Whereas other clubs get away with small fines, Hajduk regularly have to pay bigger sums and have recently been given a one-match crowd ban just after serving a previous two-match punishment—for something that took place in an away game.

wrote Holiga in 2014.

It's not just the Hajduk fans who feel disenfranchised, however. Outrage frequently spills from the stands by way of flares and other missiles during Croatia's international fixtures, long before today's 2-2 Euros draw with the Czech Republic. It was most notable during a 1-1 draw with Italy at the San Siro two years ago - just days prior to the Dinamo - Hajduk debacle - and a game in which the Croats were performing excellently.


But whilst the act of throwing flares speaks more to a planned protest at a perceived systematic failure within the CFF than an act of mindless bellendery and hooliganism, other sinister indiscretions must also be acknowledged.


Of that same game in Milan, Dario Brentin wrote (in a fantastic article):

...besides endangering other people’s lives by throwing flares and fighting with the police, the Croatian fans also engaged in even more problematic manifestations of dissent. The singing of ‘Za dom – spremni’ and ‘Ajmo Ustaše’ and the waving of several smaller posters with the letter ‘U’ – a symbol of the Ustaše, the fascist Croatian movement and the quisling Independent State of Croatia responsible for the mass murder of Serbs, Jews, Roma and Croatian anti-fascists during WWII – showed the ugly side of an infamous ritualized fan culture at games of Croatian national teams in various sports over the last 20 years.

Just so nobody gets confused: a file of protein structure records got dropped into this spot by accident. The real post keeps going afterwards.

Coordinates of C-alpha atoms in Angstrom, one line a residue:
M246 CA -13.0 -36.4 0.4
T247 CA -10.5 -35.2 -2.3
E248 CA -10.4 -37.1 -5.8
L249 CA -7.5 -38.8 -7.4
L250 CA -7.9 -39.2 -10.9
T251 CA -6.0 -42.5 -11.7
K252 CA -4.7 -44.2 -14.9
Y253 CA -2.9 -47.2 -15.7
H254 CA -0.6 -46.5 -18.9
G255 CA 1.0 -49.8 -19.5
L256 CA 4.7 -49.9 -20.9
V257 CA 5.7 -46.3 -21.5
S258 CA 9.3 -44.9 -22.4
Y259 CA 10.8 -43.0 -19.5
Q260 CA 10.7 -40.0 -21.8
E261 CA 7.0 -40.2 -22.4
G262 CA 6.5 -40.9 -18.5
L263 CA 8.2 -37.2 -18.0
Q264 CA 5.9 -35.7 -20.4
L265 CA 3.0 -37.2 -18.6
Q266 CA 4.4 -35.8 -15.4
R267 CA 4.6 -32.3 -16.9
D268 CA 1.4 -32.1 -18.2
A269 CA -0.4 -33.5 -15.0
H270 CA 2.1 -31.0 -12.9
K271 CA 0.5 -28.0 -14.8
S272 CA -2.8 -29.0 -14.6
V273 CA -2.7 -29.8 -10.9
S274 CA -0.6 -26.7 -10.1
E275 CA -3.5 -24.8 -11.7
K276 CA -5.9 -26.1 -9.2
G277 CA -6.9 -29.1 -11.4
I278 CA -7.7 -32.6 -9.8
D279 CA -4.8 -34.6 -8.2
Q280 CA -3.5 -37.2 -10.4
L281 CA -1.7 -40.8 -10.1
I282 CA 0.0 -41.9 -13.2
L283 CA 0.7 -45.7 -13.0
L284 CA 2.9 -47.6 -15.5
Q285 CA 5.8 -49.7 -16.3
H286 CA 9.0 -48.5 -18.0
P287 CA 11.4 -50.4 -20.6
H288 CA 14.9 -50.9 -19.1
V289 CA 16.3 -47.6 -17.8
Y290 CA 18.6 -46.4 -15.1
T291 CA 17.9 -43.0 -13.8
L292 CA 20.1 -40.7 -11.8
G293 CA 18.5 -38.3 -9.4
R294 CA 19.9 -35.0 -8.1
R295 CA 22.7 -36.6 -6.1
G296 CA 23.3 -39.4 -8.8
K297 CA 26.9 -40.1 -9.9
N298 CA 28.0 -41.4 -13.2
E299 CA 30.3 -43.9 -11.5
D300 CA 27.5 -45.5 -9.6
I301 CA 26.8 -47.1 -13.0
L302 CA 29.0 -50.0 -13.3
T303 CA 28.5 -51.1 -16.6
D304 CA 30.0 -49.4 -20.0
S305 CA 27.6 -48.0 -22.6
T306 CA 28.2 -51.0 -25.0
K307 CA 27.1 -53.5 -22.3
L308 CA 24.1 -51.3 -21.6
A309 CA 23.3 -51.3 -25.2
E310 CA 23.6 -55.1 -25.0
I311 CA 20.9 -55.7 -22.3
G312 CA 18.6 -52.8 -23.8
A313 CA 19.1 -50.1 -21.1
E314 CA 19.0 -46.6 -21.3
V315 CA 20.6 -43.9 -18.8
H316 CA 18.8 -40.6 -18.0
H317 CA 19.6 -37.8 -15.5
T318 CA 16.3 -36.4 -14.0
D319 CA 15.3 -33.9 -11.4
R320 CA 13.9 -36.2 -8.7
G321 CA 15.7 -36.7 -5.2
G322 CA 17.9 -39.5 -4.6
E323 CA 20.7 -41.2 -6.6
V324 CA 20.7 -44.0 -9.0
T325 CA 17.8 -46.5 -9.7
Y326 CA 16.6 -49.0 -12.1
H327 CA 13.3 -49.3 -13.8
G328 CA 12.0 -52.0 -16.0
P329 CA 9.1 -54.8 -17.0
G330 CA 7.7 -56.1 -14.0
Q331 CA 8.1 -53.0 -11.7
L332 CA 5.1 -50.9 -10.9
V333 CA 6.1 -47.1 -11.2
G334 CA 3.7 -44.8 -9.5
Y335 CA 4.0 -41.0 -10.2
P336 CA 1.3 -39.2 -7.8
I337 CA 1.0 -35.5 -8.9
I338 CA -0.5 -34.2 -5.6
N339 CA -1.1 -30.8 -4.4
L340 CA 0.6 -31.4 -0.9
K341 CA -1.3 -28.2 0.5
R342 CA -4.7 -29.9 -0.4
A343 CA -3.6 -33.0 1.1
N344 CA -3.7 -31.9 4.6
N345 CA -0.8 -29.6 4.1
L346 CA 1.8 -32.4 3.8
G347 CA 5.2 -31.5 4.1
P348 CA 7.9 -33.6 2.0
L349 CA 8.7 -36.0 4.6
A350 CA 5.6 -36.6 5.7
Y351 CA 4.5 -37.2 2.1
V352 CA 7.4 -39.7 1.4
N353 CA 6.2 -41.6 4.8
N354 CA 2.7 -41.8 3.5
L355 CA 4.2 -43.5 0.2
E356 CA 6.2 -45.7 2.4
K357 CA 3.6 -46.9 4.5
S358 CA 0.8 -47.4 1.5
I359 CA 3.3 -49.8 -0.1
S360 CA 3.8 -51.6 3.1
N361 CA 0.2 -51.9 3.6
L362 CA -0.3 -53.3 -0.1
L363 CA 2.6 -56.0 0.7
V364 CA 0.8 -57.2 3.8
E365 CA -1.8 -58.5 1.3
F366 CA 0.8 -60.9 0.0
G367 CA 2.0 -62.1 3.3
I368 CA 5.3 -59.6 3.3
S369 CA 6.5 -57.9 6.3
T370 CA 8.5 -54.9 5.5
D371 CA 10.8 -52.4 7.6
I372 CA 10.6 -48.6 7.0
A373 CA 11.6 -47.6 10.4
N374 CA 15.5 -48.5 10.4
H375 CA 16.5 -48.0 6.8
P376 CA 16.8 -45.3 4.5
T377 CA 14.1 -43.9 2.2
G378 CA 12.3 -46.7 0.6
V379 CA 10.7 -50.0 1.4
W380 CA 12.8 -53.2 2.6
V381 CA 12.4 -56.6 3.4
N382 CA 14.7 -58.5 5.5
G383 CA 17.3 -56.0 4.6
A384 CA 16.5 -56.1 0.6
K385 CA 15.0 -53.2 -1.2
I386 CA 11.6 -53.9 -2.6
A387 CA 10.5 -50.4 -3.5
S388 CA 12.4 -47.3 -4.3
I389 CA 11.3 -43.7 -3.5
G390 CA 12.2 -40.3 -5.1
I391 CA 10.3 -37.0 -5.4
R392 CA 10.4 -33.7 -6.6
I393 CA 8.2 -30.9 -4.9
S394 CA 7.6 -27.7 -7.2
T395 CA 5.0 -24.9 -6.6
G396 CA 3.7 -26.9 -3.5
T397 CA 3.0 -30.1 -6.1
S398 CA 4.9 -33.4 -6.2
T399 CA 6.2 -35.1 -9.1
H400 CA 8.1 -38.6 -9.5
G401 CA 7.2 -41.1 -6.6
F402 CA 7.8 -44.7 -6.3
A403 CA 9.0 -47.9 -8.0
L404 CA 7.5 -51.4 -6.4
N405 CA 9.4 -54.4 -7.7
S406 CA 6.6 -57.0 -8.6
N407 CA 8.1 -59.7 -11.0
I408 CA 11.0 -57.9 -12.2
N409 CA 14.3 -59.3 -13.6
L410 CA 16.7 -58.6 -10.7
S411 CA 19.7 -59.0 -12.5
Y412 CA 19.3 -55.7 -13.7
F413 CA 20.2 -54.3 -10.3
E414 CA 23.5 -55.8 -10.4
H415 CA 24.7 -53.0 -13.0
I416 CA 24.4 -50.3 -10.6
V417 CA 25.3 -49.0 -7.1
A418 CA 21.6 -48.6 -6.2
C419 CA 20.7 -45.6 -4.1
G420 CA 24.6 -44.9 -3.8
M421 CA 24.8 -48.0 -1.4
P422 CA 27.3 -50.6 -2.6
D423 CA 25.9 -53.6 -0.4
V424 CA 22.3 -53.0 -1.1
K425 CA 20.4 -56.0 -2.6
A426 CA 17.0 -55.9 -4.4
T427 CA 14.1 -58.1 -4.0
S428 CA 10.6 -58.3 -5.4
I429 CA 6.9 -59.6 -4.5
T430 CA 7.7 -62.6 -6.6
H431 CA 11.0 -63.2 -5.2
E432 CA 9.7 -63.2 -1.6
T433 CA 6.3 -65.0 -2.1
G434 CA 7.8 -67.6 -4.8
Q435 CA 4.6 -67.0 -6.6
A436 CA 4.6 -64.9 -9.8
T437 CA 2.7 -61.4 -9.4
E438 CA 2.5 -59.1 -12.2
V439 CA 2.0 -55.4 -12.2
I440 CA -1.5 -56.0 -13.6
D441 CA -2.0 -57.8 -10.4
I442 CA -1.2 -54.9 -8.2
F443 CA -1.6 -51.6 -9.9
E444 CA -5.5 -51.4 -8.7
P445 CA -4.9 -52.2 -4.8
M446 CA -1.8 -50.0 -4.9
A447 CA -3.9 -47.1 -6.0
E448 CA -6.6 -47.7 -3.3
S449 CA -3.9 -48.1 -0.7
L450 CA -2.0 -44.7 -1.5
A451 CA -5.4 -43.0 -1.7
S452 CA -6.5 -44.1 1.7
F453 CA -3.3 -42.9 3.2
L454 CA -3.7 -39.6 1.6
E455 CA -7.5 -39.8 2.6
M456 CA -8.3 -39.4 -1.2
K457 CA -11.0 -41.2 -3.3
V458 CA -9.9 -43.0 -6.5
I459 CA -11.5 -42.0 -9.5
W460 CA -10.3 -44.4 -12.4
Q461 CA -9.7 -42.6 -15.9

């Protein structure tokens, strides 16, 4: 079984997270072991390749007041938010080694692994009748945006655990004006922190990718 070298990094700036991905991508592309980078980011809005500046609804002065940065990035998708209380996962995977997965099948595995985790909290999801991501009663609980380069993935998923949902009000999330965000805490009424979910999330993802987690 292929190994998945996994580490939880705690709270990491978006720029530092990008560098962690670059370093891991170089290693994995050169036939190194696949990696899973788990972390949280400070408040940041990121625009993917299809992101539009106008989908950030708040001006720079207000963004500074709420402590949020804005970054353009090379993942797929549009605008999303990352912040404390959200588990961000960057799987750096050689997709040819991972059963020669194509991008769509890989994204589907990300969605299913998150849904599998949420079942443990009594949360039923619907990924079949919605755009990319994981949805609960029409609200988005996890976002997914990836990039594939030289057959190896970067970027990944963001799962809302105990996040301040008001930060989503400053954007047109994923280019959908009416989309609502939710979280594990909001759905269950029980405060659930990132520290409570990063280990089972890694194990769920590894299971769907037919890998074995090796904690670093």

And while much of the national football unrest and subsequent protests is led and carried out almost exclusively by the Tolcida - or Hajduk fans - Dinamo Zagreb supporters for their part, under the scrutinous rule of their former chief executive, could until recently have staked a claim to being the most systematically oppressed in Croatia; With Zdravko Mamic at the helm, Dinamo kept an ever-expanding black list of their own supporters, whereby protesting against 'the boss' was enough to get yourself banned from attending home games.


18 months ago, he decided to ban the entire section of the stadium where people chanted for his removal from the club. In solidarity, a large proportion of regulars refused to attend home games. It was Mamic's new 'personalised ticket' system, too - described as an attempt to quell violence in the stands - which saw a number of travelling Hajduk fans subsequently denied tickets on that infamous day in 2014.

Mamic builds his influence on clever institutional design in Croatian football governing bodies and a spider-like network of crony, nepotistic relations with key figures within that field. Furthermore, he has been accused of running Dinamo as a private business, having beneficial private contracts with players, installing family members in significant club positions and using the club for money laundering,

wrote Dario Brentin in Balkanist.


But after years of what was described in thethaovanhoa as "a dictatorship," Mamic stepped down from his official role in the CFF this time last year, assuming a 'mentor' position instead. Months later, he was arrested on suspicion of transfer irregularities, tax evasion and bribery. He finally resigned as Dinamo chief executive early in 2016, instead taking up the cliché advisory role.